The falling oil price over the past 18 months has had the consequence to expose both the unpreparedness and the lack of diversification of many major oil producing countries. For those, oil represents the biggest economic sector and most of the foreign currency revenues. Some countries have tried to manage the oil dependency though. Dubai, for instance, discovered oil in 1966 but as soon as the 1970’s invested in new industries such as a financial hub or aviation infrastructure to create a tourism destination. The Emirate only derived 4% of its revenues in 2015 from oil exports. The then ruler, Sheikh Rashid, was surely wary of the Dutch disease.
The pandemic’s roots
The term was coined in 1977 by The Economist to describe the decline of the manufacturing sector in the Netherlands after the discovery of the large Groningen natural gas field in 1959, the 10th largest in the world. In economics, it describes the apparent causal relationship between the rise of one sector (in our story oil production) and the relative or absolute fall of other sectors. The idea behind is that massive exports of oil create an influx of dollars in the economy, pushing up the value of the local currency, making other sectors uncompetitive globally. While for the Netherlands, the Groningen gas field was finally cleared of wrongdoing a few years later, for many oil producing countries, we can notice that the energy companies and affiliated (such as the petrochemical firms) dominate the economy.
Below I have assembled the data showing how important oil is to many leading oil producers.
As you can remark, these countries are very dependent on oil. They also have many companies linked to the oil complex. The biggest company listed on any Middle Eastern stock market is Saudi Arabia Basic Industries Corporation. SABIC is a world leading petrochemical company, dominating production of chemicals using crude oil as input – so much for diversification! In Russia, 40% of the stock market index is represented by oil companies. As a comparison, energy companies weight around 10% of US or European stock markets.
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Of course, as soon as crude prices fall, the inflow of US dollars slows. This has for consequence pressures on the domestic currency. If the country wants to keep a stable currency, it needs to use its reserves to prop it up. If it chooses to let it drop against the dollar, this increases domestic inflation considerably, slowing growth and making the population poorer. Russia spent $55bn in 2014 to keep the Ruble afloat – 10% of its reserves at the time. Despite this record amount of money put at use, the Ruble continued to fall and the Central Bank admitted defeat decided and let the Ruble drop. Nigeria, who had seen its budget revenues fall 35% in 2015 while GDP growth dropped from more than 6% in 2014 to 2.3% in 2015, also initially used a few billions to defend the local currency. However, the Naira fell 25% in 2015 and the currency can now be traded for ⅓ less on the black market.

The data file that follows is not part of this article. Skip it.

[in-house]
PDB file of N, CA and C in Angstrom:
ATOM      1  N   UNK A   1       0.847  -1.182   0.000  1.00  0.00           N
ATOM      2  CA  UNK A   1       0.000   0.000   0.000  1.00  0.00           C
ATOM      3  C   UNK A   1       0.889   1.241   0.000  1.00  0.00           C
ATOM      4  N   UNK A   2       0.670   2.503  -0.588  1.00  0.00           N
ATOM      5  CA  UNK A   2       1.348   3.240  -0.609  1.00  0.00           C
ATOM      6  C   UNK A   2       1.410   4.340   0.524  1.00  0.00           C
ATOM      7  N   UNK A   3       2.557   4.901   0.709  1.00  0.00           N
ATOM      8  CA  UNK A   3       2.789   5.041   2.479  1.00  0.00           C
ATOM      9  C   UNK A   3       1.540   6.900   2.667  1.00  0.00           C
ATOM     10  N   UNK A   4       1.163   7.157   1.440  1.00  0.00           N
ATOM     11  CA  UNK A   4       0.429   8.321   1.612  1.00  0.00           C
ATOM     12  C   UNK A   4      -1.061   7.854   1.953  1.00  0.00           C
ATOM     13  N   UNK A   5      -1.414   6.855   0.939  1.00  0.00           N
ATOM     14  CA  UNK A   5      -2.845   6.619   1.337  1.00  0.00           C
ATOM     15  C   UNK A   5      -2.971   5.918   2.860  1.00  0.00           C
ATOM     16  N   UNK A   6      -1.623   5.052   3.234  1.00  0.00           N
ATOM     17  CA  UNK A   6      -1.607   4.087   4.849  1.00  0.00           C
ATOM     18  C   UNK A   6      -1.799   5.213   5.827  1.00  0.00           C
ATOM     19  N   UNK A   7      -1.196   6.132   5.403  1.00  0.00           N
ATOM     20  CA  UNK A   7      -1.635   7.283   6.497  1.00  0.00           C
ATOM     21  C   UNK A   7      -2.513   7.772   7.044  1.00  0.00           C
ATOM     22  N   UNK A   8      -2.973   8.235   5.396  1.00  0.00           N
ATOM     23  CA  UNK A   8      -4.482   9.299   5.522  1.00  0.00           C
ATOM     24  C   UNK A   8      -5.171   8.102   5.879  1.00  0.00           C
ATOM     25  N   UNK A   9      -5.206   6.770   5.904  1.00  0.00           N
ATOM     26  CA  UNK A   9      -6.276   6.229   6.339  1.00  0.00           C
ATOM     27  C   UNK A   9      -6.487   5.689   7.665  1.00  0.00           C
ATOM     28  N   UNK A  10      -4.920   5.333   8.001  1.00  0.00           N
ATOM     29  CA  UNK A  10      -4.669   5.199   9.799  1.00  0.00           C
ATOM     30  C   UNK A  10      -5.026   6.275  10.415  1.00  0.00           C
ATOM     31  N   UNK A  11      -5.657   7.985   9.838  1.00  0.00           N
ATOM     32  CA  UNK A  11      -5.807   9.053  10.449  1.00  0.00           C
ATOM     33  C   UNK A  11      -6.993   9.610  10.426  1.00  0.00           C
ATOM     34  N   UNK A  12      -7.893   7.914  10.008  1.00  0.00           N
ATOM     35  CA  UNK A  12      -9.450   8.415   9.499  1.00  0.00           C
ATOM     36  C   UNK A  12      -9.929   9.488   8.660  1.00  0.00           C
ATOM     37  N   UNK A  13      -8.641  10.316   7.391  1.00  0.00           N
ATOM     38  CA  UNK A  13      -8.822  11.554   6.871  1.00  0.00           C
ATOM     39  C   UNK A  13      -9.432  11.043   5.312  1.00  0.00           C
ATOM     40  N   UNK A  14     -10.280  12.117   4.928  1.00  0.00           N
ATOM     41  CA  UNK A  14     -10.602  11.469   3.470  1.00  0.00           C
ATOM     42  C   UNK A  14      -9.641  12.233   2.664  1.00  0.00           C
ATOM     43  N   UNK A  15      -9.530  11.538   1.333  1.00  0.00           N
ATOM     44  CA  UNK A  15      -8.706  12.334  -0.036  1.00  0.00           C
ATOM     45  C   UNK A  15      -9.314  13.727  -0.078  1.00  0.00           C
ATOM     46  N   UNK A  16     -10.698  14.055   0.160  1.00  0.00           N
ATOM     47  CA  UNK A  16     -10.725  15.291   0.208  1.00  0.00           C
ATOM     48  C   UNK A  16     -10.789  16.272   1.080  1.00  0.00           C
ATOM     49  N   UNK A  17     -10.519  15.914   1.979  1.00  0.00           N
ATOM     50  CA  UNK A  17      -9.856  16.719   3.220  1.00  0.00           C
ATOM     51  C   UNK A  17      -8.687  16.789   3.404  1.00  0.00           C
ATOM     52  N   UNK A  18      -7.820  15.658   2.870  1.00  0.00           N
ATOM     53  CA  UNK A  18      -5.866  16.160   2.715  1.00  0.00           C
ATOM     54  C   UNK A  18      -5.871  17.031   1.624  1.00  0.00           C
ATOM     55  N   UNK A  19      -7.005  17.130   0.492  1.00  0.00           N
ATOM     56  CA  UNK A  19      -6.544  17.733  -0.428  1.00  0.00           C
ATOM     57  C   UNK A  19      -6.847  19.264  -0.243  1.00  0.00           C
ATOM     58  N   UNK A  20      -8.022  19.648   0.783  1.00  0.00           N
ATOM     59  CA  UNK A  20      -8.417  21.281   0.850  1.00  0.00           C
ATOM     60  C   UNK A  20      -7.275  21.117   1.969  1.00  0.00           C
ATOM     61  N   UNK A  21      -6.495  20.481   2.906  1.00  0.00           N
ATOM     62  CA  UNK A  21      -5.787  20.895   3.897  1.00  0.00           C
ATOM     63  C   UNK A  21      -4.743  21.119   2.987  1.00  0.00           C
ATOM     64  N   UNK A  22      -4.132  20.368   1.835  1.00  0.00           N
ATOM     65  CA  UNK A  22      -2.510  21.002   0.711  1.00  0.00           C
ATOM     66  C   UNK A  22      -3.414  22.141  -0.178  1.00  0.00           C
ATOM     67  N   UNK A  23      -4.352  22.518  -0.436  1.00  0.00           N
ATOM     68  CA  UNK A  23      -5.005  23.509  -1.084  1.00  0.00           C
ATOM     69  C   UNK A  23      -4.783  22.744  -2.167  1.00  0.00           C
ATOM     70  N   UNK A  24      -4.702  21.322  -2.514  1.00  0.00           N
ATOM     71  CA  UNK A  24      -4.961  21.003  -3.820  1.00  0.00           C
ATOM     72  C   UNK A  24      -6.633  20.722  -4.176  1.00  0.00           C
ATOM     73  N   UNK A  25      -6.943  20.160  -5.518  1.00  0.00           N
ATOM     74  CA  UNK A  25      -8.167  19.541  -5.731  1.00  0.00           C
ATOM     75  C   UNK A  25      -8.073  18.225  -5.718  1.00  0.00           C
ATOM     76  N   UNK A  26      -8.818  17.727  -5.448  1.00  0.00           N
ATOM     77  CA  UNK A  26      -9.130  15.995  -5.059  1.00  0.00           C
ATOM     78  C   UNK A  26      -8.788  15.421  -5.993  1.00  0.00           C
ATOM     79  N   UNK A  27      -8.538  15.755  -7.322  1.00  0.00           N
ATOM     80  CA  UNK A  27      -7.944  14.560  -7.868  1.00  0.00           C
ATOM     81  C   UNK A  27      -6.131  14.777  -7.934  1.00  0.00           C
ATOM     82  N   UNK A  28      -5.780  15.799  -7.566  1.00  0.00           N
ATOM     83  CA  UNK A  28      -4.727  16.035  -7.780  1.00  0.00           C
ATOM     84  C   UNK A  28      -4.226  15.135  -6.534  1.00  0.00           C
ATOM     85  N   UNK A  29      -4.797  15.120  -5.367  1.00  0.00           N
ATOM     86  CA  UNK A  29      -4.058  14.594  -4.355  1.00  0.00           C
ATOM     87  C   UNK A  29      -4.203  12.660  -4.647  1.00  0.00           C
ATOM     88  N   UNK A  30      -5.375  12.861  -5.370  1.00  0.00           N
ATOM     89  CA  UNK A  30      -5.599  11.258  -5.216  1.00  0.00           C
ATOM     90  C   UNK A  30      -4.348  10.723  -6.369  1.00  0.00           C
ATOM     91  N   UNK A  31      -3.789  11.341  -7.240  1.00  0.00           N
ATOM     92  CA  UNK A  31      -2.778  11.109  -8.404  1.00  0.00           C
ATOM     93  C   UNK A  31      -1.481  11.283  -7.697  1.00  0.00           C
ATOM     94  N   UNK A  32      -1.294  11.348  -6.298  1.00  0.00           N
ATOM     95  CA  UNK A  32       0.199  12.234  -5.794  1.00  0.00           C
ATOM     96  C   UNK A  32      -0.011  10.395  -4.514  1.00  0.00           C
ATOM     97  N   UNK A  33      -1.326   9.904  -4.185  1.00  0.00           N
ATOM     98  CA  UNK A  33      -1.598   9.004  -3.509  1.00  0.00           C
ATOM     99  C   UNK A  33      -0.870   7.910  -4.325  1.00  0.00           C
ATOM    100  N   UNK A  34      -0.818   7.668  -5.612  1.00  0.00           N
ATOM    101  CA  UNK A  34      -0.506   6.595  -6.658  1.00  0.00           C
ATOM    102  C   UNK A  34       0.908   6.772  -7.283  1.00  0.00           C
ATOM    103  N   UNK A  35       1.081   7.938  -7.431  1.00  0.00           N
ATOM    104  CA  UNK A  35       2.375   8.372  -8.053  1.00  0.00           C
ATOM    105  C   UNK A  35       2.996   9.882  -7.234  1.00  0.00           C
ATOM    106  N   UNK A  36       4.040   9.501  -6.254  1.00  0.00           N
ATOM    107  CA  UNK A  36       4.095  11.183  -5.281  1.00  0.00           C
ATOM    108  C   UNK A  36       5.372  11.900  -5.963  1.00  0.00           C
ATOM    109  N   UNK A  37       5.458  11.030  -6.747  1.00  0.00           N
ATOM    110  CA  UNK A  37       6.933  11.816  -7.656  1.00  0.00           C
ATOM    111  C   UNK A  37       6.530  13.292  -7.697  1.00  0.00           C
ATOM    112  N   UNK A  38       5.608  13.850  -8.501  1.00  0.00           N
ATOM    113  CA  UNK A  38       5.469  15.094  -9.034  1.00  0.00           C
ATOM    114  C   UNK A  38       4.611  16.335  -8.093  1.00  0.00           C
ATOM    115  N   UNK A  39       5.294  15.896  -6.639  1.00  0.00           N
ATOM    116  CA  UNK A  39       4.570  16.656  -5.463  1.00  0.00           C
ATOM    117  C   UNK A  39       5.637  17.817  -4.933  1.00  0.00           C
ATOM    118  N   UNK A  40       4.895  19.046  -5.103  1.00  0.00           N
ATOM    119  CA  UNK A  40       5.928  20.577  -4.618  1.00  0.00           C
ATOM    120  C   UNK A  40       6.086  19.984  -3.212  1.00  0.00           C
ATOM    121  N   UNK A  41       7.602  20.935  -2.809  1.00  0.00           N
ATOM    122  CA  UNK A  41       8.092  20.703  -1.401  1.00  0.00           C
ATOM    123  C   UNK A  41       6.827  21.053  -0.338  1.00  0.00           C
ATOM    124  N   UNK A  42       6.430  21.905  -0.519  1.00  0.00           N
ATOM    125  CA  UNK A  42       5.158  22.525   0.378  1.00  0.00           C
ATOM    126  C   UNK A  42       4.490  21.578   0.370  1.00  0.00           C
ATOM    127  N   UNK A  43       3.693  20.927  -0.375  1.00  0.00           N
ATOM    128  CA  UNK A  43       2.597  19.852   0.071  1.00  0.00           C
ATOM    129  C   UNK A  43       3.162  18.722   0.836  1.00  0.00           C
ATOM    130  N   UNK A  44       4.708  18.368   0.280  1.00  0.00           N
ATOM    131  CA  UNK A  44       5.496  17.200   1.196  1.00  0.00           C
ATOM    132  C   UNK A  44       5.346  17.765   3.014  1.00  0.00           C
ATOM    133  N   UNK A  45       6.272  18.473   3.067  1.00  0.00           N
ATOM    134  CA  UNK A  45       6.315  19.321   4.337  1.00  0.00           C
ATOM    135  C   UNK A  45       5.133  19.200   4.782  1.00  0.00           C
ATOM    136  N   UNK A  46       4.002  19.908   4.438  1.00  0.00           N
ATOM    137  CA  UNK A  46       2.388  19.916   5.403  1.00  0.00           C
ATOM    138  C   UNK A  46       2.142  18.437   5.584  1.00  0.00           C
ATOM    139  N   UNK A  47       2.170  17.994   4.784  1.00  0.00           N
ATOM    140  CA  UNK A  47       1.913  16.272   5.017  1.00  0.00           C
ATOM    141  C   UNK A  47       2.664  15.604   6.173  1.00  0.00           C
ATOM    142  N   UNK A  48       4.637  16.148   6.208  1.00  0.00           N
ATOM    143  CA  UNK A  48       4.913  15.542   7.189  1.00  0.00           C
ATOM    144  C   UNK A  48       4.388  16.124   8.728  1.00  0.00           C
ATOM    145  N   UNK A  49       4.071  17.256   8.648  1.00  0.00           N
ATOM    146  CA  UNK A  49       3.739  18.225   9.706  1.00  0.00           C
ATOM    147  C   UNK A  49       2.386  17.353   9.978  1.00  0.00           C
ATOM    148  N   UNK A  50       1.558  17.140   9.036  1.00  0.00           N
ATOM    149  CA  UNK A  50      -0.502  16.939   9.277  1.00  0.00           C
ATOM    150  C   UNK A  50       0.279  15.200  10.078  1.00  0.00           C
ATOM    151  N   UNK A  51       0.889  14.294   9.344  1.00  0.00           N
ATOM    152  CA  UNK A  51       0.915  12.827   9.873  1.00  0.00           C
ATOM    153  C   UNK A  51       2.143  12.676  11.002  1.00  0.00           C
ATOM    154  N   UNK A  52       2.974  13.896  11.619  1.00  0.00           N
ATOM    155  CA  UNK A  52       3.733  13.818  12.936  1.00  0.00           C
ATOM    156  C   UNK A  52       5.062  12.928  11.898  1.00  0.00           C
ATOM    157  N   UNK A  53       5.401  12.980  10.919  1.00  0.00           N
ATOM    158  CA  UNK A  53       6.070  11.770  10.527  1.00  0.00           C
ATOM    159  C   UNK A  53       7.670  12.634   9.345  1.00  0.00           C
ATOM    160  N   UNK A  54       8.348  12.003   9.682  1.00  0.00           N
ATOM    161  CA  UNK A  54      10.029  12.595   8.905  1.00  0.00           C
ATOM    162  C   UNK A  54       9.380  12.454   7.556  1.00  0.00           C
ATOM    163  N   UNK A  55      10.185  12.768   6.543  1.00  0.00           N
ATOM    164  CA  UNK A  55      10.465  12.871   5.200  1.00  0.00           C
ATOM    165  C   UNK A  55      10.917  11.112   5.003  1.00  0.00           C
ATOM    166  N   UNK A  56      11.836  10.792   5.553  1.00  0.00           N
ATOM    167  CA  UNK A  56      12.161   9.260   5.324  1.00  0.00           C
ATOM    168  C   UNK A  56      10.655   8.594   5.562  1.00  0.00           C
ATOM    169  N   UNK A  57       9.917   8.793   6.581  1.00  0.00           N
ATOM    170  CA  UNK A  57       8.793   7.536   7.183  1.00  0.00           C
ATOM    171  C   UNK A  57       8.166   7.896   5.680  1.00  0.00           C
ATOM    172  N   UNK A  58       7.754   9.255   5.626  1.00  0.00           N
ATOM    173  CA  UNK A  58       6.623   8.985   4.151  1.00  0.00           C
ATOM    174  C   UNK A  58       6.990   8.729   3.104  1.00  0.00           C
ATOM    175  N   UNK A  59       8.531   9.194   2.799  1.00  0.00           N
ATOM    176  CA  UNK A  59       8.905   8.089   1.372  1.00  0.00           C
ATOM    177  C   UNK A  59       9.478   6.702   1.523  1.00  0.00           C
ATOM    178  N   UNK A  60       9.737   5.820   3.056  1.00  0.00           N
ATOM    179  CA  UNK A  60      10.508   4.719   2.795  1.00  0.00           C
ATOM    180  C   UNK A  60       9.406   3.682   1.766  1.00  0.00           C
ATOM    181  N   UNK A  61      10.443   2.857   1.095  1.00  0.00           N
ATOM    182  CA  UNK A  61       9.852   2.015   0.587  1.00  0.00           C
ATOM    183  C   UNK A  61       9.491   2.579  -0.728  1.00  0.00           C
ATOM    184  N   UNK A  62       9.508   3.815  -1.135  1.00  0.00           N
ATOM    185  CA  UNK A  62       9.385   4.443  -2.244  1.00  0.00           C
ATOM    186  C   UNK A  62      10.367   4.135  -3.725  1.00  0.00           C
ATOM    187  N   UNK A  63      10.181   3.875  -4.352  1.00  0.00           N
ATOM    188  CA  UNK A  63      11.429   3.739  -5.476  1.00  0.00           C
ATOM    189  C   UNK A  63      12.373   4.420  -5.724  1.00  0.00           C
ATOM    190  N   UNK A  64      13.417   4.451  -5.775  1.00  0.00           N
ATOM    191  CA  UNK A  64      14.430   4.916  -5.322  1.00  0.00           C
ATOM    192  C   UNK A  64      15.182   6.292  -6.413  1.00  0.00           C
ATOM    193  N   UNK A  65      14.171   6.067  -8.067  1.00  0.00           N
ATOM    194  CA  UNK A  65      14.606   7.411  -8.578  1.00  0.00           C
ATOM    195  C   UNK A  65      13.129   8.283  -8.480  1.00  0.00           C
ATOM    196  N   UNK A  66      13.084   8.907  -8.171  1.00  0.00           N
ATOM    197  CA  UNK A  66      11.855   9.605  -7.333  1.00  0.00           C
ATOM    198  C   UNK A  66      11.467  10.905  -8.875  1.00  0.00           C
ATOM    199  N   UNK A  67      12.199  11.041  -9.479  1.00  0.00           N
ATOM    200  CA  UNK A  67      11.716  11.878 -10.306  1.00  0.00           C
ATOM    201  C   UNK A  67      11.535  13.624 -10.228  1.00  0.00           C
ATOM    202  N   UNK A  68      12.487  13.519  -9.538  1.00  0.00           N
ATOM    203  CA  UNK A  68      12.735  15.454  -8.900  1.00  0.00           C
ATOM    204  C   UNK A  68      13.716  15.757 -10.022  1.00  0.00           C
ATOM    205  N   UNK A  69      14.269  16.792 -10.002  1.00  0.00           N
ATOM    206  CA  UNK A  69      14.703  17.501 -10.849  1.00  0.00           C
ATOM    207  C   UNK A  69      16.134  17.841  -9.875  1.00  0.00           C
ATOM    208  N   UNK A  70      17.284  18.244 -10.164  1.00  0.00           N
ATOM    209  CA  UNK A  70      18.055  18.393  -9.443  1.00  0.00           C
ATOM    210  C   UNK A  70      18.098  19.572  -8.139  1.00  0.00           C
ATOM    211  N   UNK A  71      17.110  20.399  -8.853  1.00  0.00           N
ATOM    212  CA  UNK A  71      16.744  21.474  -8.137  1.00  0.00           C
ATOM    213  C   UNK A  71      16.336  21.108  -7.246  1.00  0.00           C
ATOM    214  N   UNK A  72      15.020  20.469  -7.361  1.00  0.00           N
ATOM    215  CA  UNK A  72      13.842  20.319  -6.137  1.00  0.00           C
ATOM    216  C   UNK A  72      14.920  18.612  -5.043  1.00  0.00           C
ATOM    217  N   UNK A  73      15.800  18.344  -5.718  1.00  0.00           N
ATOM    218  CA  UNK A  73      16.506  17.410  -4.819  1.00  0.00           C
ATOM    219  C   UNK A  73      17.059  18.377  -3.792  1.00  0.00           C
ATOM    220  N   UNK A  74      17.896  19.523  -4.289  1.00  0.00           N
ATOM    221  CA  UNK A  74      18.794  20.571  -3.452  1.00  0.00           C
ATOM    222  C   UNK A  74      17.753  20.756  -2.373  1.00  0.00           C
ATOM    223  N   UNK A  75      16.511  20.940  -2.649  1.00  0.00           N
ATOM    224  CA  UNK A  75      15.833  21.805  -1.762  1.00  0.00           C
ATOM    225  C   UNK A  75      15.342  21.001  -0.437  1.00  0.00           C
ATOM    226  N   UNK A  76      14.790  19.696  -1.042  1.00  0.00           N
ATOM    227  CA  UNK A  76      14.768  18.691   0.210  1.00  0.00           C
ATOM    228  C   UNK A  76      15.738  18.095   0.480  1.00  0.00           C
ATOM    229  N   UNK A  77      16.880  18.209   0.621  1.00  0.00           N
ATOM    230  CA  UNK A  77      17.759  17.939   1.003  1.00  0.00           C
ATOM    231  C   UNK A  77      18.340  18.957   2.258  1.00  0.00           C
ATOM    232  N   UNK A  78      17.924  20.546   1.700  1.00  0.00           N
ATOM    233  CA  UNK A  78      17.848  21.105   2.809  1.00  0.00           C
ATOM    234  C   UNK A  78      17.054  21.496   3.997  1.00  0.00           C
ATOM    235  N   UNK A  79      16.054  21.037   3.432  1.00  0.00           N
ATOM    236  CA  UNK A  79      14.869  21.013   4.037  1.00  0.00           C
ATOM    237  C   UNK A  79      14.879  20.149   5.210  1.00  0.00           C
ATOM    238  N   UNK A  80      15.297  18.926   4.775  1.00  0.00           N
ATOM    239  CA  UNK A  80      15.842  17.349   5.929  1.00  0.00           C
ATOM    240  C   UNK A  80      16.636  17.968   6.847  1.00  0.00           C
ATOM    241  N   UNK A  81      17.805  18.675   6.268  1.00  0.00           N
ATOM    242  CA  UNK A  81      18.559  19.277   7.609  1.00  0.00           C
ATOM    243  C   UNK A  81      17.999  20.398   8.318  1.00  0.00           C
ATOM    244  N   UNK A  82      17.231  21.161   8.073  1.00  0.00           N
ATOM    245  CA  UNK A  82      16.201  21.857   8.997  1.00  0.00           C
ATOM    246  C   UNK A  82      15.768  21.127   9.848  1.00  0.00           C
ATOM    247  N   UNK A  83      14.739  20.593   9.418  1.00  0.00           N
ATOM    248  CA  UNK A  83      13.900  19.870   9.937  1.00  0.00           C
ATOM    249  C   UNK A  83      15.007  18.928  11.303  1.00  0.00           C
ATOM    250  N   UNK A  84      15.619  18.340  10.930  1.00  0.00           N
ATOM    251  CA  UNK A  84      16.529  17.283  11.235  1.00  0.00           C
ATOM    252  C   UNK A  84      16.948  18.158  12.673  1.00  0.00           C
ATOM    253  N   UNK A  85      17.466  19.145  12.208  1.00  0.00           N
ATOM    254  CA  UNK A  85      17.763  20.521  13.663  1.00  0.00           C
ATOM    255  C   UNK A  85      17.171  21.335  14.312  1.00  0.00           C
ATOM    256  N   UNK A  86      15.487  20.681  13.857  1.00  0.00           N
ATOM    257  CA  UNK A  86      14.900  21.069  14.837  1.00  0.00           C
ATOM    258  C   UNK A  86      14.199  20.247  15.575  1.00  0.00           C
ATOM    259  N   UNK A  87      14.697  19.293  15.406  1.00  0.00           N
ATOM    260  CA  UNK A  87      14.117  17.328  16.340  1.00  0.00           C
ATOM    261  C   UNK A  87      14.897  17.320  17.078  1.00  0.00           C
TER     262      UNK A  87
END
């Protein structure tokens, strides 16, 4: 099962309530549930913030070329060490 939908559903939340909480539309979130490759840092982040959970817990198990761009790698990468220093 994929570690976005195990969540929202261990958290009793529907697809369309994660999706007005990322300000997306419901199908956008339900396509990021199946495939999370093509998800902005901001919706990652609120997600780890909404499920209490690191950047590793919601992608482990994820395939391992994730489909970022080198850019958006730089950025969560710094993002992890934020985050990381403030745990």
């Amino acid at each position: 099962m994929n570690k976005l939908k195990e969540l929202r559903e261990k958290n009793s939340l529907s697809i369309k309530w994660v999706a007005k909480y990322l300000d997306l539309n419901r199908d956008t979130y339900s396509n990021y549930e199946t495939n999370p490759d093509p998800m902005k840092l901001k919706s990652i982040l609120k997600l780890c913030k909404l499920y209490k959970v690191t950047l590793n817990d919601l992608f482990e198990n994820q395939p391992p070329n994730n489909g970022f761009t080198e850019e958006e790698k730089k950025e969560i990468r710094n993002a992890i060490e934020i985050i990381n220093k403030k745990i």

A falling currency would be great for export-driven companies: they would be more competitive abroad. Unless your country does not have an export industry, that is…
Cheaper holidays anyone?
In white, the Russian Ruble, in yellow the Nigerian Naira, in Green the Kazakh Tenge, in pink the Mexican Peso and in red the Brazilian Real.
Of course, local governments are aware of their lack of diversification and are trying to remedy it, using successful countries such as Dubai as an example. Below is a picture of the Jeddah Tower, a one kilometer high (!) tower under construction (currently 140m high) part of a $20bn redevelopment of Jeddah, one of the major economic lung of the Saudi kingdom. The aim was to attract new industries to diversify the economy. The project started in 2012, when oil prices were above $110bl. Will the tower will ever reach the ambitioned height?
PS: two weeks ago I wrote about the jet engine’s reliability. I am happy to quote that the latest Rolls Royce engine, the Trent XWB, powering the new Airbus A350, reached a 99.84% dispatch reliability factor in its first year of operation, bettering the 99.65% of the CFM-56, powering the Beoing 737’s and Airbus A320’s families. Wow!